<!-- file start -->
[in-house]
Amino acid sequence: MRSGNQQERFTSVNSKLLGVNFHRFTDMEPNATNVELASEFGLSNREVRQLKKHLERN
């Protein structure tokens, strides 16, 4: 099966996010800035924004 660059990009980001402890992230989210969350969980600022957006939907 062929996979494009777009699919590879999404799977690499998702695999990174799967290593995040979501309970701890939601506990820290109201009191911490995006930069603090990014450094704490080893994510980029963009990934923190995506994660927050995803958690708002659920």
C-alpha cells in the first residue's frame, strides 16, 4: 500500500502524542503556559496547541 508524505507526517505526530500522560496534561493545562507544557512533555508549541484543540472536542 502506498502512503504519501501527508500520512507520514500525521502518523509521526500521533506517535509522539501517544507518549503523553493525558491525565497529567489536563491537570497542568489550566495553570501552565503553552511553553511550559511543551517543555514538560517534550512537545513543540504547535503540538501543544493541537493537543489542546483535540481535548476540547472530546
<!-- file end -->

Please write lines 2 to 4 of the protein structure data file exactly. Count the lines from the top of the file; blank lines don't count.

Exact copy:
Amino acid sequence: MRSGNQQERFTSVNSKLLGVNFHRFTDMEPNATNVELASEFGLSNREVRQLKKHLERN
């Protein structure tokens, strides 16, 4: 099966996010800035924004 660059990009980001402890992230989210969350969980600022957006939907 062929996979494009777009699919590879999404799977690499998702695999990174799967290593995040979501309970701890939601506990820290109201009191911490995006930069603090990014450094704490080893994510980029963009990934923190995506994660927050995803958690708002659920």
C-alpha cells in the first residue's frame, strides 16, 4: 500500500502524542503556559496547541 508524505507526517505526530500522560496534561493545562507544557512533555508549541484543540472536542 502506498502512503504519501501527508500520512507520514500525521502518523509521526500521533506517535509522539501517544507518549503523553493525558491525565497529567489536563491537570497542568489550566495553570501552565503553552511553553511550559511543551517543555514538560517534550512537545513543540504547535503540538501543544493541537493537543489542546483535540481535548476540547472530546